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Stem Cells. 2019 Jul;37(7):948-957. doi: 10.1002/stem.3005. Epub 2019 Apr 3.

Hematopoietic Stem Cell Dynamics Are Regulated by Progenitor Demand: Lessons from a Quantitative Modeling Approach.

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Institute for Medical Informatics and Biometry, Carl Gustav Carus Faculty of Medicine, Technische Universität Dresden, Dresden, Germany.
Center for Regenerative Medicine in Barcelona (CMRB), Bellvitge Biomedical Research Institute (IDIBELL), Hospital Duran i Reynals, Barcelona, Spain.
Institute of Molecular Medicine and Stem Cell Aging, University of Ulm, Ulm, Germany.
Institute for Immunology, Carl Gustav Carus Faculty of Medicine, Technische Universität Dresden, Dresden, Germany.
Division of Experimental Hematology and Cancer Biology, Cincinnati Children's Hospital Medical Center, University of Cincinnati, Cincinnati, Ohio, USA.


The prevailing view on murine hematopoiesis and on hematopoietic stem cells (HSCs) in particular derives from experiments that are related to regeneration after irradiation and HSC transplantation. However, over the past years, different experimental techniques have been developed to investigate hematopoiesis under homeostatic conditions, thereby providing access to proliferation and differentiation rates of hematopoietic stem and progenitor cells in the unperturbed situation. Moreover, it has become clear that hematopoiesis undergoes distinct changes during aging with large effects on HSC abundance, lineage contribution, asymmetry of division, and self-renewal potential. However, it is currently not fully resolved how stem and progenitor cells interact to respond to varying demands and how this balance is altered by an aging-induced shift in HSC polarity. Aiming toward a conceptual understanding, we introduce a novel in silico model to investigate the dynamics of HSC response to varying demand. By introducing an internal feedback within a heterogeneous HSC population, the model is suited to consistently describe both hematopoietic homeostasis and regeneration, including the limited regulation of HSCs in the homeostatic situation. The model further explains the age-dependent increase in phenotypic HSCs as a consequence of the cells' inability to preserve divisional asymmetry. Our model suggests a dynamically regulated population of intrinsically asymmetrically dividing HSCs as suitable control mechanism that adheres with many qualitative and quantitative findings on hematopoietic recovery after stress and aging. The modeling approach thereby illustrates how a mathematical formalism can support both the conceptual and the quantitative understanding of regulatory principles in HSC biology.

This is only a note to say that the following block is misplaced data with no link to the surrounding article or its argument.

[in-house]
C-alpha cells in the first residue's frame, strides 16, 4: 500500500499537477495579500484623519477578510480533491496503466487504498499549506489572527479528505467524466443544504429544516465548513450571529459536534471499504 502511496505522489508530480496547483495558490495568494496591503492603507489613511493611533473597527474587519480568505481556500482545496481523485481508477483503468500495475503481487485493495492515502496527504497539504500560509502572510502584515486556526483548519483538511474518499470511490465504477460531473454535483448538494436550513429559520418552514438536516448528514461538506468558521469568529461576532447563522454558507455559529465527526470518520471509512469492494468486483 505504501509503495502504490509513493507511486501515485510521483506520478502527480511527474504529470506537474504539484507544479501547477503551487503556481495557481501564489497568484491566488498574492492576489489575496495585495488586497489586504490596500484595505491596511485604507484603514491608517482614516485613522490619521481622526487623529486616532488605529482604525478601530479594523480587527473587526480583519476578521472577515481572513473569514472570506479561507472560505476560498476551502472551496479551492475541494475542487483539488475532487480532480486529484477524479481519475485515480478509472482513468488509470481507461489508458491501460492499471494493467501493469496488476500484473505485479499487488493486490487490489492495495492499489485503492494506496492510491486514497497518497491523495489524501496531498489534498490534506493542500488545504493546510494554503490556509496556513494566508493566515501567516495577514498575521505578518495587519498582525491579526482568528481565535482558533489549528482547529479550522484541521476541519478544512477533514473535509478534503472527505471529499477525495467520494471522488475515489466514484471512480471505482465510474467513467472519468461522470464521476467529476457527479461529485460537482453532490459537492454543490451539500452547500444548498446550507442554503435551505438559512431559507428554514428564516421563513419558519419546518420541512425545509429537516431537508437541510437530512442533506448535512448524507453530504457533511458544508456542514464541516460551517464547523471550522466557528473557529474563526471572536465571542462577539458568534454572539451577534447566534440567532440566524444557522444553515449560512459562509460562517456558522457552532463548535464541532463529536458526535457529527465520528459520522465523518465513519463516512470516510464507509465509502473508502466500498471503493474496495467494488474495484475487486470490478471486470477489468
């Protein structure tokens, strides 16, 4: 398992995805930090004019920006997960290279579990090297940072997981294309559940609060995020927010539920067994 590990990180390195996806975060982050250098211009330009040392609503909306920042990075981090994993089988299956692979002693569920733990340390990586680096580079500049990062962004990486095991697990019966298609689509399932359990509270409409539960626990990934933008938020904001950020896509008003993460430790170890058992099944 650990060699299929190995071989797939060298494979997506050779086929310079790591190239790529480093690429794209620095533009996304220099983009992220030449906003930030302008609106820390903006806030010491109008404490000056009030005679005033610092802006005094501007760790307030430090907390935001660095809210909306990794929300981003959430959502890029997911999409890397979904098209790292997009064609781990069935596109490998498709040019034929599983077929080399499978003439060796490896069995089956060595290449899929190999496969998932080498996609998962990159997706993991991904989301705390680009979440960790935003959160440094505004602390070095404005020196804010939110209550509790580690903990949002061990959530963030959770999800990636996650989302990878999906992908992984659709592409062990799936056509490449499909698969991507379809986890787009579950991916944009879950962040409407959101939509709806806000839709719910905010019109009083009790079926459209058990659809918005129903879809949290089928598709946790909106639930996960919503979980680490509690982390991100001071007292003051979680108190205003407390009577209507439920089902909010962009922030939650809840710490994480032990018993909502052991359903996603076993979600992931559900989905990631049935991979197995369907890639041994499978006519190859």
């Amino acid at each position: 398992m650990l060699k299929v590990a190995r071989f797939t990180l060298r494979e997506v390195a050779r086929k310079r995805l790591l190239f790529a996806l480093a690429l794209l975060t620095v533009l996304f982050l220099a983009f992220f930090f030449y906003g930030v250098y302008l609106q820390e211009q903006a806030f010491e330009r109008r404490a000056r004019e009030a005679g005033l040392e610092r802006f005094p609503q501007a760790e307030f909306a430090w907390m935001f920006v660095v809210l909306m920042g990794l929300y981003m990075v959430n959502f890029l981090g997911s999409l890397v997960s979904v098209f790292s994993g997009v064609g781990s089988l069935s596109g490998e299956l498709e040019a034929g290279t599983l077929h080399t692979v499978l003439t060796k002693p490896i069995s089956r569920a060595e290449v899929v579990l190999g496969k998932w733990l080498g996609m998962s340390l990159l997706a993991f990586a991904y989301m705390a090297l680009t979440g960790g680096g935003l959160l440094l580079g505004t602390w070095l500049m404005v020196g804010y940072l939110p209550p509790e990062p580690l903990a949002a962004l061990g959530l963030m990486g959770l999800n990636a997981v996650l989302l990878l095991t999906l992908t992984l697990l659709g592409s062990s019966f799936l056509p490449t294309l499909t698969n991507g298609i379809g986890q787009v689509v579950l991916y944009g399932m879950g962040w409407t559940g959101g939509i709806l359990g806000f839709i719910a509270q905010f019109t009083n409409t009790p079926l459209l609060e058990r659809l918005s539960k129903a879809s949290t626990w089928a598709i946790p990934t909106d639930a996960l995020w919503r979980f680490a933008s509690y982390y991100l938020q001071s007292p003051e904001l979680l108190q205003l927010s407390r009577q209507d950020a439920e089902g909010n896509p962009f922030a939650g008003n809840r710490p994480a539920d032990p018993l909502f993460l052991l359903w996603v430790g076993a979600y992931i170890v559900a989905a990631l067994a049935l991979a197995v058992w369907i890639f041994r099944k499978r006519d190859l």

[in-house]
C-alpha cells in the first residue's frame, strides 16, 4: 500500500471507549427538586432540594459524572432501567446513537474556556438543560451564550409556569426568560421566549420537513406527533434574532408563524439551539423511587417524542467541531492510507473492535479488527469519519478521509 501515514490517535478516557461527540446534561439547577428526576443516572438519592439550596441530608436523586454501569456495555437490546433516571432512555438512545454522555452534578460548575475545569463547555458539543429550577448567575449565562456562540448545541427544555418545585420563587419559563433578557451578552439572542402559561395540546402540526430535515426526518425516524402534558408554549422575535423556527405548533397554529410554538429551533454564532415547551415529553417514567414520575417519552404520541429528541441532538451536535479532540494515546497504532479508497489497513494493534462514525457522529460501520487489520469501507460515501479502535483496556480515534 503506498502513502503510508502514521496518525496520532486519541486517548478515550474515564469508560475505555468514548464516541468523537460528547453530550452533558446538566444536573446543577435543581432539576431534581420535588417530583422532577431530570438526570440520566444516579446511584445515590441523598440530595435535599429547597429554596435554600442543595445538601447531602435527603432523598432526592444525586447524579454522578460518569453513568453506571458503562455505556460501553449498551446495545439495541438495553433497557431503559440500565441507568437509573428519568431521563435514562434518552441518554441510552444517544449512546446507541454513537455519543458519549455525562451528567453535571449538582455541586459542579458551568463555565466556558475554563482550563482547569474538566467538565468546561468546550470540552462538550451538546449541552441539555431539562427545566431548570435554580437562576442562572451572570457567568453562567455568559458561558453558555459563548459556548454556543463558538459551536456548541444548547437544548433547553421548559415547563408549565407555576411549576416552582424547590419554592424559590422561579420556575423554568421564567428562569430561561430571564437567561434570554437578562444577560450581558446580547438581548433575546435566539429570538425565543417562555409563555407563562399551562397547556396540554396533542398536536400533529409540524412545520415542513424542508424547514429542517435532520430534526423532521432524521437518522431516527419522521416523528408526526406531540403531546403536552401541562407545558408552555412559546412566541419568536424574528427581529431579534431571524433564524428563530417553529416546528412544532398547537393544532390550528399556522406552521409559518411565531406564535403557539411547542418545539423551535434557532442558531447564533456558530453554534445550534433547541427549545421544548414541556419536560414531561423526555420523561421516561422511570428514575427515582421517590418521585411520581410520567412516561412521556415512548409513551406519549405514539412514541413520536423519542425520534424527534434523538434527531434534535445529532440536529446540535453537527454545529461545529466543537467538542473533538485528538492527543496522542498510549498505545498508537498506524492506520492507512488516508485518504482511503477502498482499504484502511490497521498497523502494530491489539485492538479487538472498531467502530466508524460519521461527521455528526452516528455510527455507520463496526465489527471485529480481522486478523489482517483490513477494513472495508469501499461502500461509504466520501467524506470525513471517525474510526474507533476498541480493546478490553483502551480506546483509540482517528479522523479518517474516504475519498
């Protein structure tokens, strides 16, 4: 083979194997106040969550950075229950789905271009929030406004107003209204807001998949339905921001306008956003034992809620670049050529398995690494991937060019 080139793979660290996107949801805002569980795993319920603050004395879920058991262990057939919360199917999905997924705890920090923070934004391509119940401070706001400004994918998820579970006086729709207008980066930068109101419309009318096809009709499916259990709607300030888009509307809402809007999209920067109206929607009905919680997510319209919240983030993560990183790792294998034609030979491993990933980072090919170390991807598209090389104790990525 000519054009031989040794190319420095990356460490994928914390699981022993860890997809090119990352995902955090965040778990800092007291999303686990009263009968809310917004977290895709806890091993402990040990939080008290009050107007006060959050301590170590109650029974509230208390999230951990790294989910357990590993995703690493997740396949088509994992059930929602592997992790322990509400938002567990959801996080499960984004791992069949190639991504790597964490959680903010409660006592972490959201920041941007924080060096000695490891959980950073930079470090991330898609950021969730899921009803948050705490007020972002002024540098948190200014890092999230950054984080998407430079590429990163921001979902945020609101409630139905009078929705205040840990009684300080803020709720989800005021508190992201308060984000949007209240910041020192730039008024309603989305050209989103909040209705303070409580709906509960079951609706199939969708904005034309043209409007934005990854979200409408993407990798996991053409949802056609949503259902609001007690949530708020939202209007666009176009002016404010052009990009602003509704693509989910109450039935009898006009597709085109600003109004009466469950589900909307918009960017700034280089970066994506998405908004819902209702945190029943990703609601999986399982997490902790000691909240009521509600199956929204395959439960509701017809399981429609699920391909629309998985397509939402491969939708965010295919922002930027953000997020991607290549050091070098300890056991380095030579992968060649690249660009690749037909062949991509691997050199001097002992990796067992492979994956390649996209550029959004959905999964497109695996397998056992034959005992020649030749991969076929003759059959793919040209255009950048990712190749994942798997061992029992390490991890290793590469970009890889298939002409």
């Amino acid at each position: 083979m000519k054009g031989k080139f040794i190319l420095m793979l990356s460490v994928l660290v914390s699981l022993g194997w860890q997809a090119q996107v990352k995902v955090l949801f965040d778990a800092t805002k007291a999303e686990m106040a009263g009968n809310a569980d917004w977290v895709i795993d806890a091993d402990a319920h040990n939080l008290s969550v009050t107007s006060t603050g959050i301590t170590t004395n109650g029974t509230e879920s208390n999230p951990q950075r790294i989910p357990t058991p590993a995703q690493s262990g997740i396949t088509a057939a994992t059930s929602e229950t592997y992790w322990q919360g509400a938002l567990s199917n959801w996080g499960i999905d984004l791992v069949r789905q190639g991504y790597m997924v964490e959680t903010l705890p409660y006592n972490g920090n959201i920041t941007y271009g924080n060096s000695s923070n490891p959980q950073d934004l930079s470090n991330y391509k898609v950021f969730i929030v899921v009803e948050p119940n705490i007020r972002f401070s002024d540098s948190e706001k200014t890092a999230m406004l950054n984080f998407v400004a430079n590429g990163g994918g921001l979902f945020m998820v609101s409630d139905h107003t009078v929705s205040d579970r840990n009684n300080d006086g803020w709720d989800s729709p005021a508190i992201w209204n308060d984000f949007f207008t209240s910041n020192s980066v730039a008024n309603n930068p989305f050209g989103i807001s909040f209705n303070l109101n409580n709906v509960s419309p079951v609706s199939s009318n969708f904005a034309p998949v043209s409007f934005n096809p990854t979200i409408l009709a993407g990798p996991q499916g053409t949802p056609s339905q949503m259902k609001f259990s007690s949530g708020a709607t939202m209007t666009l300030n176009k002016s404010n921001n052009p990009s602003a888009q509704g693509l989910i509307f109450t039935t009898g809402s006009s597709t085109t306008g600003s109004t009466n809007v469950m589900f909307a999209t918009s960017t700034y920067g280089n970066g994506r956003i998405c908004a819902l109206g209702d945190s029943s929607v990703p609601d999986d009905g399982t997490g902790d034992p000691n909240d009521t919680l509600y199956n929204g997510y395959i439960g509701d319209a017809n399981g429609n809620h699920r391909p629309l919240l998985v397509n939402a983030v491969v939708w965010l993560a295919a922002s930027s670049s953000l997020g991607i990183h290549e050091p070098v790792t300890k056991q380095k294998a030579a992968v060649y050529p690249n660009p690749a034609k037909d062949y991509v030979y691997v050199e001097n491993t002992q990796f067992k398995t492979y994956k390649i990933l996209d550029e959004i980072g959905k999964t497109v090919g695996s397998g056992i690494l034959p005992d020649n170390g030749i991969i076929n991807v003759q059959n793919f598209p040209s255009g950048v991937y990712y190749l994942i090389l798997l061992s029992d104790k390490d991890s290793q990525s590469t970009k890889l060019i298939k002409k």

Aging; Hematopoiesis; Hematopoietic stem cells; Mathematical modeling; Regeneration


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